How is milk supply built with each pregnancy? by Oscar Cazares

Oscar Cazares

UC Santa Cruz

The breast is a remarkable organ that is capable of building a milk supply with each pregnancy, yet a significant number of women experience lactation insufficiency. My research is focused in understanding how the breast build a milk supply with every pregnancy. My data sugest that Slit/Robo1/β-catenin signaling in basal cells regulates Jag1 expression to govern mammary alveologenesis and milk production by controlling alveolar progenitor differentiation through luminal Notch activity.


In the breast, how enduring, lineage-restricted progenitor cells are recruited to fuel tissue growth with each estrus cycle and pregnancy remains poorly understood. Here, we identify a regulatory pathway that controls alveolar progenitor differentiation and lactation by governing Notch activation. In the basal compartment, ROBO1 inhibits the expression of Notch ligand Jag1 through β-catenin. This reduces Notch signaling in the luminal compartment and promotes lobuloalveolar development. Robo1 loss in mammary epithelial tissue activates Notch signaling, resulting in alveolar progenitor expansion at the expense of lobuloalveolar development. SLITs inhibit ROBO1/β-catenin signaling, thereby activating Notch and reducing alveologenesis. By contrast, loss of Slits or delivery of ROBO1-5Ig-Fc, which sequesters SLITs, increases both lobuloalveolar development and milk production. Thus, targeting the regulatory mechanisms controlling mammary alveolar progenitor cell recruitment and differentiation represents a new approach to therapies for lactation insufficiency, a syndrome that adversely affects women and their children worldwide.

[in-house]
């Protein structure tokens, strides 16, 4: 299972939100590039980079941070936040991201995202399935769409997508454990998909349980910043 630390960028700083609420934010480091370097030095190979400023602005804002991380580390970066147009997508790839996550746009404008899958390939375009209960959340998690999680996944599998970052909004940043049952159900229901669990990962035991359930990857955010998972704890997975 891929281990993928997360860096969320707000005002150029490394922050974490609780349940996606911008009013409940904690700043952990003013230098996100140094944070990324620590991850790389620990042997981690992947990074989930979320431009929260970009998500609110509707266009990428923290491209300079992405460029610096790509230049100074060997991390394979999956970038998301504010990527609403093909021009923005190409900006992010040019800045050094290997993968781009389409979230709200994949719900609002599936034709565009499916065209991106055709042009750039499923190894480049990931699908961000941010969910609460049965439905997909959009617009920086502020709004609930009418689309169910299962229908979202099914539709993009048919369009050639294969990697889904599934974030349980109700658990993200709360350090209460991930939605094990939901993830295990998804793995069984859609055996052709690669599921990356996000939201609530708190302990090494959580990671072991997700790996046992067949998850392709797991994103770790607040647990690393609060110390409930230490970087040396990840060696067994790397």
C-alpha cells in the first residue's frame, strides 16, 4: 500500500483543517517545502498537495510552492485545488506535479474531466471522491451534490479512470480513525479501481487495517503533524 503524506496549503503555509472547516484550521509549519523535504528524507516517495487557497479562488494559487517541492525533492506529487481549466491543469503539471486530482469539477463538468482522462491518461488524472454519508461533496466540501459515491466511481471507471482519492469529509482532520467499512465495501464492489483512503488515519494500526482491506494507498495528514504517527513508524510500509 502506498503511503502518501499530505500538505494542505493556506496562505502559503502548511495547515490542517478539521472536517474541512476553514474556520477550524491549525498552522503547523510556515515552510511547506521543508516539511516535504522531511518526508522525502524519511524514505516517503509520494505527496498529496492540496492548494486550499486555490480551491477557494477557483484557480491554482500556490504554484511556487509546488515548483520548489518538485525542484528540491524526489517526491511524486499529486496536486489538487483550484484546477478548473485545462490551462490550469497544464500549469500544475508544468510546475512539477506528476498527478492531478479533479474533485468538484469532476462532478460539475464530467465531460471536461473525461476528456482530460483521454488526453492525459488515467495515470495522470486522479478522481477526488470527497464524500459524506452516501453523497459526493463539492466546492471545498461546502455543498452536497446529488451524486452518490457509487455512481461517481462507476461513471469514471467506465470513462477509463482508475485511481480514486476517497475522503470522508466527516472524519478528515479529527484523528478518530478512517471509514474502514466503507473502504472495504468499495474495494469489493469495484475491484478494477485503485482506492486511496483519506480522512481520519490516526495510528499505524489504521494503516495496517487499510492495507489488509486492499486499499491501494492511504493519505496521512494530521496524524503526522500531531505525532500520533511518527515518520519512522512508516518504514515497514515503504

7 + 1 =